Second Year at UTS, studying Bachelor Communication (Journalism/Digital & Social Media). Love to write about anything interesting! Sports, Politics, World and Current Affairs. Twitter: https://twitter.com/Tom_Scambler Email: firstname.lastname@example.org
Drug culture in Australian sport is again under the spotlight following the latest scandal involving legendary former AFL player and coach Mark ‘Bomber’ Thompson.
Victorian Police arrested Thompson for drug trafficking and possession on Tuesday, reigniting concerns that there is a strong recreational drug culture among athletes and coaches in Australian sport.
Thompson, who played in three premierships with Essendon and coached Geelong to two flags, was granted bail.
“It is not surprising because we put so much pressure on them and their performance,” according to Dr James Connor from UNSW Canberra, who has researched drugs in sport.
“While they [athletes] are playing there is a lot of stress, it is a very difficult industry to be engaged in… so that’s where we see players using recreational drugs as a means of relaxation,” Dr Connor said.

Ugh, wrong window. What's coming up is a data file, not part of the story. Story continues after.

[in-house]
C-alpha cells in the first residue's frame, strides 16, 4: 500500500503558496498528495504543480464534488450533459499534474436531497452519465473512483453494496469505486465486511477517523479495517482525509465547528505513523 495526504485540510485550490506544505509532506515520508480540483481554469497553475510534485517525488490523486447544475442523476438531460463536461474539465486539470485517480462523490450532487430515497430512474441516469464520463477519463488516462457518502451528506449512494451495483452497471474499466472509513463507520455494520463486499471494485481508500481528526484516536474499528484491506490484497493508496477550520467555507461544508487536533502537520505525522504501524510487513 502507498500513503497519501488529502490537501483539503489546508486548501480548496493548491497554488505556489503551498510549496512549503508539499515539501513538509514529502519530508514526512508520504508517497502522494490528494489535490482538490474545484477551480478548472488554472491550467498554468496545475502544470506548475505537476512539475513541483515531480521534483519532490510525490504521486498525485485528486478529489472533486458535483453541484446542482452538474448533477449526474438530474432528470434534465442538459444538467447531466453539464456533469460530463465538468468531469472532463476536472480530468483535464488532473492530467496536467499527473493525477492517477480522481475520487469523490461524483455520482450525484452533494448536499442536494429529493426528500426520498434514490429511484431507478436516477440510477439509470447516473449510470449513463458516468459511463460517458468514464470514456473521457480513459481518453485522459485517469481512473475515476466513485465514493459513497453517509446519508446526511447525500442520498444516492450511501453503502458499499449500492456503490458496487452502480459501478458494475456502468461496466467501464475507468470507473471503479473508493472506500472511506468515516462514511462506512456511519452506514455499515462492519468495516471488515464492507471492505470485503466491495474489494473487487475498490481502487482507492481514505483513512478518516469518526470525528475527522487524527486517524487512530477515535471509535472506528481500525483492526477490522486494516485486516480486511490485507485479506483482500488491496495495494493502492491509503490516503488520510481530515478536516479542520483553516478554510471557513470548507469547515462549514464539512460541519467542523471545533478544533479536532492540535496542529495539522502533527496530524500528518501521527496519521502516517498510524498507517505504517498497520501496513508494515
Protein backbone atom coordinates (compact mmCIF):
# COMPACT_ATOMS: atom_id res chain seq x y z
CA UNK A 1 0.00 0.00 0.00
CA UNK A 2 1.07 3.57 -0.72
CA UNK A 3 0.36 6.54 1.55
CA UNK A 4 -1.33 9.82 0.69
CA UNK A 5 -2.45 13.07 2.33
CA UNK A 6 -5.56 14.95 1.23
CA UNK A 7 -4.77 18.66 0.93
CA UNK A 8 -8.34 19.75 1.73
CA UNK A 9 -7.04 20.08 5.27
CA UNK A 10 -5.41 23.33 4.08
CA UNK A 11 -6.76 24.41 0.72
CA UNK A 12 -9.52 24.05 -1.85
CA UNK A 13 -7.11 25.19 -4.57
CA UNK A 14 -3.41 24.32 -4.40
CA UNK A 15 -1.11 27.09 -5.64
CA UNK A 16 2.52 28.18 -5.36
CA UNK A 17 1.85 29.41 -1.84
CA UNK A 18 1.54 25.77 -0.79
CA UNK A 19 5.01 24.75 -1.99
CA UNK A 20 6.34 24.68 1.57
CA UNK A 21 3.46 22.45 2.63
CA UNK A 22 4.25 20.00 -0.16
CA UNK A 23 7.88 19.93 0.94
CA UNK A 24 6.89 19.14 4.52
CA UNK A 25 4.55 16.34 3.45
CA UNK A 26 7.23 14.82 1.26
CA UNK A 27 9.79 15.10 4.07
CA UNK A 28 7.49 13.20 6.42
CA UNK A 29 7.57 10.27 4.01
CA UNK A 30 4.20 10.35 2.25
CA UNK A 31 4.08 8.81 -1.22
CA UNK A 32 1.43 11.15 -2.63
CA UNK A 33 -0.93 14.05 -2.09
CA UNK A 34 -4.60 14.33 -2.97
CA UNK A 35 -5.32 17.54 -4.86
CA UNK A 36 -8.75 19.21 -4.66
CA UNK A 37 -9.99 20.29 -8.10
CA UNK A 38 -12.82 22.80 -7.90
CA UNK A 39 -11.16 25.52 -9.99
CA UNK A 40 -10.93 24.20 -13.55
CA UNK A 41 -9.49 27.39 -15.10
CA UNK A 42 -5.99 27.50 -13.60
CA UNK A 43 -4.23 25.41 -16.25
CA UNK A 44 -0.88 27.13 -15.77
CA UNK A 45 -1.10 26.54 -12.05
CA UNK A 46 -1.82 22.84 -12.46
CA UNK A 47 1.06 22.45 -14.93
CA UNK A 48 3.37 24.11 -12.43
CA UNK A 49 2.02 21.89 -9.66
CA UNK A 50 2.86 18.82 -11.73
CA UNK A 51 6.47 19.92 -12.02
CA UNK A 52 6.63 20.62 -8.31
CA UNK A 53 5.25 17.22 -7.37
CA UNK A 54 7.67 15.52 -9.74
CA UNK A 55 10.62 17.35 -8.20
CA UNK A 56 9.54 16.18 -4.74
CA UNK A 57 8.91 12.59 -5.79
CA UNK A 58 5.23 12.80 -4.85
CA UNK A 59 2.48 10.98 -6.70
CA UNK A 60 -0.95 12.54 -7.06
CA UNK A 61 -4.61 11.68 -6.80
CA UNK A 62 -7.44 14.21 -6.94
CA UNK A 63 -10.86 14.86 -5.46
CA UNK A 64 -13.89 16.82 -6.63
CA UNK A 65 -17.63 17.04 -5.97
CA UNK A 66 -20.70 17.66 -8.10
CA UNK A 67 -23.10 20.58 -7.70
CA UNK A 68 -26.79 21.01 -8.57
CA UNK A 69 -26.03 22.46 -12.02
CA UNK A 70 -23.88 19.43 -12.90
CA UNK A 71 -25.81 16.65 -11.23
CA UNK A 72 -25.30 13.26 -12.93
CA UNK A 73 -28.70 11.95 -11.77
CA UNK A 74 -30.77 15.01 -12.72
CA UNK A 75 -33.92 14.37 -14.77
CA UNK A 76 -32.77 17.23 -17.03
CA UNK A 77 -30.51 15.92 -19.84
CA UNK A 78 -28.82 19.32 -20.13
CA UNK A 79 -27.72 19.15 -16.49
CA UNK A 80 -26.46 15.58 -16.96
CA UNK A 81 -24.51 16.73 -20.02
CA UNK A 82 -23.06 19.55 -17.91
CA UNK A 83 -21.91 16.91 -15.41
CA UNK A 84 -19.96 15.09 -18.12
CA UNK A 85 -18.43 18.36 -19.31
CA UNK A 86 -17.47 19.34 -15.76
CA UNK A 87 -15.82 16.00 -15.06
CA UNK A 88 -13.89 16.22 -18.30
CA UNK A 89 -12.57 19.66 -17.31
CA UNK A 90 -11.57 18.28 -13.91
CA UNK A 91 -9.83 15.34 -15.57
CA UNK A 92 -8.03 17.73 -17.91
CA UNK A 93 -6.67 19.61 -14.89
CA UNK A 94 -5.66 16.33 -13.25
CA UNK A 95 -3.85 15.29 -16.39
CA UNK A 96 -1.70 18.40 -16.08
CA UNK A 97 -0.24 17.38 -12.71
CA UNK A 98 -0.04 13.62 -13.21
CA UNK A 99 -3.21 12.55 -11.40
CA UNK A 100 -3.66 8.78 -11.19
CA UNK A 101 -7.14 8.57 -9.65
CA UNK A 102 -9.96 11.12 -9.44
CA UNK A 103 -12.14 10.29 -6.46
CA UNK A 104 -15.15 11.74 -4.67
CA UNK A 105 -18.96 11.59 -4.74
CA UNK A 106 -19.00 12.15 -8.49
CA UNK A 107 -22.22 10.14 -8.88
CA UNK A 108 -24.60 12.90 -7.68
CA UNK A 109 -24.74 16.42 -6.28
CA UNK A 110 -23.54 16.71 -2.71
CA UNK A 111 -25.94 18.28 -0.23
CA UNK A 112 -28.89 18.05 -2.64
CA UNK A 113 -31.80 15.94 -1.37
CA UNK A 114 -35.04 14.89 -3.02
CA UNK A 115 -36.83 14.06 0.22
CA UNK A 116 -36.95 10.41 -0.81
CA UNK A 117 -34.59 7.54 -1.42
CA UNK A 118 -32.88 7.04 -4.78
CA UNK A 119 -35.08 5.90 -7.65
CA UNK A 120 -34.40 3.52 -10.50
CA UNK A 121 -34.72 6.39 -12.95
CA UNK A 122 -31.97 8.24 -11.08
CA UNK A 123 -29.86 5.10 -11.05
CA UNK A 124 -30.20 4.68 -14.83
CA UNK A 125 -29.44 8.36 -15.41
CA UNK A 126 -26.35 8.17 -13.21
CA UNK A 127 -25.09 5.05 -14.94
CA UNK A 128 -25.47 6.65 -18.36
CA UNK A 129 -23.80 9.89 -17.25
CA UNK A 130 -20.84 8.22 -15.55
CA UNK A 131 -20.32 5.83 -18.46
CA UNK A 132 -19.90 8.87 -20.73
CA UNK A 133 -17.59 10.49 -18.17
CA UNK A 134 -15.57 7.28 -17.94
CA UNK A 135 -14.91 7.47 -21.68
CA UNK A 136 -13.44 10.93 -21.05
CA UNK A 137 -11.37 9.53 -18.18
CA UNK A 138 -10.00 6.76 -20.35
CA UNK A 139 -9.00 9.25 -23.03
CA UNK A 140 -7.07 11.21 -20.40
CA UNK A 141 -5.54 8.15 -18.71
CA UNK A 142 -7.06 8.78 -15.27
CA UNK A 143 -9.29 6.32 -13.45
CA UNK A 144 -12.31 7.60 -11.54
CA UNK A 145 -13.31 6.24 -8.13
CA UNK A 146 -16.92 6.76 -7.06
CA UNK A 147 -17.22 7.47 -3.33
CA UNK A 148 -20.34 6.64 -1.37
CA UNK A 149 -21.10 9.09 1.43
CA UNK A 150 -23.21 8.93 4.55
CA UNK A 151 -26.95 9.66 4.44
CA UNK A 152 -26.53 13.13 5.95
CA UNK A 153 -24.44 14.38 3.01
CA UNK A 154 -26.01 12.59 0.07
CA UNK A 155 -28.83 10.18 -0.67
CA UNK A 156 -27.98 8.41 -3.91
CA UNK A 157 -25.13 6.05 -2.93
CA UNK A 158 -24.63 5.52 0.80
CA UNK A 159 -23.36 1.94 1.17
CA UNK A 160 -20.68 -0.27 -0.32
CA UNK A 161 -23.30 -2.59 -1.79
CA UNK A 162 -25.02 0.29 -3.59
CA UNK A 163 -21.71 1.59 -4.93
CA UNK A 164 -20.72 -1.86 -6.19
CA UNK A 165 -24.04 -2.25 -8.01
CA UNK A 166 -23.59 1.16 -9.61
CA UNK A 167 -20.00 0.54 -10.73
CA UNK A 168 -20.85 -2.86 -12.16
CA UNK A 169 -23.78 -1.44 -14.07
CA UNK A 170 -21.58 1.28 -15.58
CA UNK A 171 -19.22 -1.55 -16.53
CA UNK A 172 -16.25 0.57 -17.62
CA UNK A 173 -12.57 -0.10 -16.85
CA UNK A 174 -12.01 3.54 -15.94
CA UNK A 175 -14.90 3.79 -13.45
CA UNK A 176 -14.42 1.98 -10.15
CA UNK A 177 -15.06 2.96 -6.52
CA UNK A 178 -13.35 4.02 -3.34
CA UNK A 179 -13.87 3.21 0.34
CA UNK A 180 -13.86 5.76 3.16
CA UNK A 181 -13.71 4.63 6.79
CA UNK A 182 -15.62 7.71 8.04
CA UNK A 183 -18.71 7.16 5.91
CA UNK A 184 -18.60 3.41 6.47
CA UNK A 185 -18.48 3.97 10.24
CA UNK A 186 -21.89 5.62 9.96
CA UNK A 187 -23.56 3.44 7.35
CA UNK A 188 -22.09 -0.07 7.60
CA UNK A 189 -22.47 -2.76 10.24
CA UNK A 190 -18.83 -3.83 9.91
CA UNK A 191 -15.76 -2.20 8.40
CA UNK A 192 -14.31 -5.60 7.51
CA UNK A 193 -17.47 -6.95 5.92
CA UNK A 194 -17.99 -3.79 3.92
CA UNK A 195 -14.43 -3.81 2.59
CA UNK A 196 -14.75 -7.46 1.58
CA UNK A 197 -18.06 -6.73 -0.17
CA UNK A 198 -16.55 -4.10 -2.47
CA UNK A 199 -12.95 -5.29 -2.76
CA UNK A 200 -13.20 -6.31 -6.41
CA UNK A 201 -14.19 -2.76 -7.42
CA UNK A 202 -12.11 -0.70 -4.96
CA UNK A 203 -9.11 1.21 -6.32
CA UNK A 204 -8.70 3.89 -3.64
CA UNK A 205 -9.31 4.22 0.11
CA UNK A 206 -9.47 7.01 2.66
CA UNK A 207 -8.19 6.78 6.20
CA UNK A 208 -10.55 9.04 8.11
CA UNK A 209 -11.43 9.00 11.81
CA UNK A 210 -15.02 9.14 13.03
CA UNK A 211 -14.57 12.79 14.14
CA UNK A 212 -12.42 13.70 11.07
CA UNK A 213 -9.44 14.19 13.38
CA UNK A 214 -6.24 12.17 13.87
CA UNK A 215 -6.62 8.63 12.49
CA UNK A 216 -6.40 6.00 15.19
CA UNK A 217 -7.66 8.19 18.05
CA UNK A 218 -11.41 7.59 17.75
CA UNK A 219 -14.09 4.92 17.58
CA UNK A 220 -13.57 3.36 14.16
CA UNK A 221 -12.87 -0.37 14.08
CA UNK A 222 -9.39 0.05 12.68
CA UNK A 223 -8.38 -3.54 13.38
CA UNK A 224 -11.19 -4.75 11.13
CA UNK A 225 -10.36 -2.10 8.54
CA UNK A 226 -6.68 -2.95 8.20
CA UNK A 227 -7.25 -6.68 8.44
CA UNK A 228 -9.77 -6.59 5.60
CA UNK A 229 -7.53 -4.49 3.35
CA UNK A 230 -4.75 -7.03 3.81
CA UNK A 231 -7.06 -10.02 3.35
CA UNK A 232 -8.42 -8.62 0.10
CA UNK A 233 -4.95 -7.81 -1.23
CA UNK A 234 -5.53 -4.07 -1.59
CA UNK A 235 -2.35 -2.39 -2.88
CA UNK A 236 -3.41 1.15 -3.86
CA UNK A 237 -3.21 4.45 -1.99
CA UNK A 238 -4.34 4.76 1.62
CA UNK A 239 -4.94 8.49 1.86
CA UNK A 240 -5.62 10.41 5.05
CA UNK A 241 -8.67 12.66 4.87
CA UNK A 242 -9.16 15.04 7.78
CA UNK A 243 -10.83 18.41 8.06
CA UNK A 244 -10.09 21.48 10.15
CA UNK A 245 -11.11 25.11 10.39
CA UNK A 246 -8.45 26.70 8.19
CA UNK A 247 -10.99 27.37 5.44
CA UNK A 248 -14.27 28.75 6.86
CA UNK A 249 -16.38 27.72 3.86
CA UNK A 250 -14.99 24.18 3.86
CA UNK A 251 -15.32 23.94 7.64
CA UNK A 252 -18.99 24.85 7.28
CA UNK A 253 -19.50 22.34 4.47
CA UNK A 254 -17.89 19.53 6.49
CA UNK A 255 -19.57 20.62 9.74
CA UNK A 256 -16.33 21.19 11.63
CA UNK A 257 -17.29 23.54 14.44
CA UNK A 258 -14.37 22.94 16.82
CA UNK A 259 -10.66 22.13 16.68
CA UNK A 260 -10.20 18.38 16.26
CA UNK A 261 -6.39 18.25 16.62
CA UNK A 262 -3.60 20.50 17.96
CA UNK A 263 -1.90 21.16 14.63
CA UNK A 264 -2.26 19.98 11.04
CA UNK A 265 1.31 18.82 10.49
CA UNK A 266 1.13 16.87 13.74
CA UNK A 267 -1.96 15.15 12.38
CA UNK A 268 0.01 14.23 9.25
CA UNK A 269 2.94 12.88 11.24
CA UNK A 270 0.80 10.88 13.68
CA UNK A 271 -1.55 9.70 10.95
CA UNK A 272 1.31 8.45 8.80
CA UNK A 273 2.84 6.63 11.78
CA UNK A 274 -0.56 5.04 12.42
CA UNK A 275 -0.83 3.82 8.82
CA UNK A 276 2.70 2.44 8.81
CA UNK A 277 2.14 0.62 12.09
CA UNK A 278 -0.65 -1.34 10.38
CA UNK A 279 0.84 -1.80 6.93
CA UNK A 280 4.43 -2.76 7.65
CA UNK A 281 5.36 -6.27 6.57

The 54 year-old was charged on Tuesday with several counts of drug possession and trafficking after quantities of ecstasy, methyl amphetamine, ephedrine and Xanax tablets were allegedly found at his Port Melbourne home.
Thompson is just one of numerous Australian sporting stars caught possessing or dealing illicit drugs in recent years.
- In 2007, AFL legend Ben Cousins and Australian Rugby League captain, Andrew Johns were both arrested for drug possession.
- Sporting-code hopper, Karmichael Hunt was also fined earlier this year for similar offences.
Illicit drug use has become more wide-spread across many Australian sporting codes raising questions about the prevailing culture.
Dr Connor said that drug use in sport could be attributed to social pressures and leadership also played a role.
“Most of the doping we see, particularly in team sports, happens when somebody who is important in the team starts it,” Dr Connor said.
“Everyone just does what they’re told, because ultimately you follow what the most experienced players and coaches tell you to do.”
“Team culture and team leadership is so important in preventing many of these behaviours… it is very difficult to stand up in an organisation, against actions that aren’t right,” Dr Connor said.
“The way we treat them [athletes] is not fair or right and we really have to rethink how we deal with both performance enhancing and recreational drug use.”
“Once you are part of a sub-culture which is happy to use illicit drugs, then you are going to continue."